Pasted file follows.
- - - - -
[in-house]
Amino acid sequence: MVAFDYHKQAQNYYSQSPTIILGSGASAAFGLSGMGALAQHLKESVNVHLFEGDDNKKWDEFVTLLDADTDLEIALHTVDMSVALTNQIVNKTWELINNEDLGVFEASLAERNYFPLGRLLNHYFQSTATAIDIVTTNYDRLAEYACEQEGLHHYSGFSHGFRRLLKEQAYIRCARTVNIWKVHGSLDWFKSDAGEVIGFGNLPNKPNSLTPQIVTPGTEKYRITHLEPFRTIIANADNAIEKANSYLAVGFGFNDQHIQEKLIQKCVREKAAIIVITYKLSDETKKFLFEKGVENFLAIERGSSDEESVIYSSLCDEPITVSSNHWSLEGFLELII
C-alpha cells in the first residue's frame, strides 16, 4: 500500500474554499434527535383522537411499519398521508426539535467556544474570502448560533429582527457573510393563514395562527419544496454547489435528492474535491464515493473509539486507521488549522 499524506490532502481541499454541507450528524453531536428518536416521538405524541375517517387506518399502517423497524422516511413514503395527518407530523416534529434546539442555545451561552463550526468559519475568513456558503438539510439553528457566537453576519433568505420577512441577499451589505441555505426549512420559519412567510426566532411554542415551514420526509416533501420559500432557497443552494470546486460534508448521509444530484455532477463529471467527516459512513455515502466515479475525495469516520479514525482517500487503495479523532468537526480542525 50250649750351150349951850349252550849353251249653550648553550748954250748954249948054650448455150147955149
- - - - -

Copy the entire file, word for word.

[in-house]
Amino acid sequence: MVAFDYHKQAQNYYSQSPTIILGSGASAAFGLSGMGALAQHLKESVNVHLFEGDDNKKWDEFVTLLDADTDLEIALHTVDMSVALTNQIVNKTWELINNEDLGVFEASLAERNYFPLGRLLNHYFQSTATAIDIVTTNYDRLAEYACEQEGLHHYSGFSHGFRRLLKEQAYIRCARTVNIWKVHGSLDWFKSDAGEVIGFGNLPNKPNSLTPQIVTPGTEKYRITHLEPFRTIIANADNAIEKANSYLAVGFGFNDQHIQEKLIQKCVREKAAIIVITYKLSDETKKFLFEKGVENFLAIERGSSDEESVIYSSLCDEPITVSSNHWSLEGFLELII
C-alpha cells in the first residue's frame, strides 16, 4: 500500500474554499434527535383522537411499519398521508426539535467556544474570502448560533429582527457573510393563514395562527419544496454547489435528492474535491464515493473509539486507521488549522 499524506490532502481541499454541507450528524453531536428518536416521538405524541375517517387506518399502517423497524422516511413514503395527518407530523416534529434546539442555545451561552463550526468559519475568513456558503438539510439553528457566537453576519433568505420577512441577499451589505441555505426549512420559519412567510426566532411554542415551514420526509416533501420559500432557497443552494470546486460534508448521509444530484455532477463529471467527516459512513455515502466515479475525495469516520479514525482517500487503495479523532468537526480542525 50250649750351150349951850349252550849353251249653550648553550748954250748954249948054650448455150147955149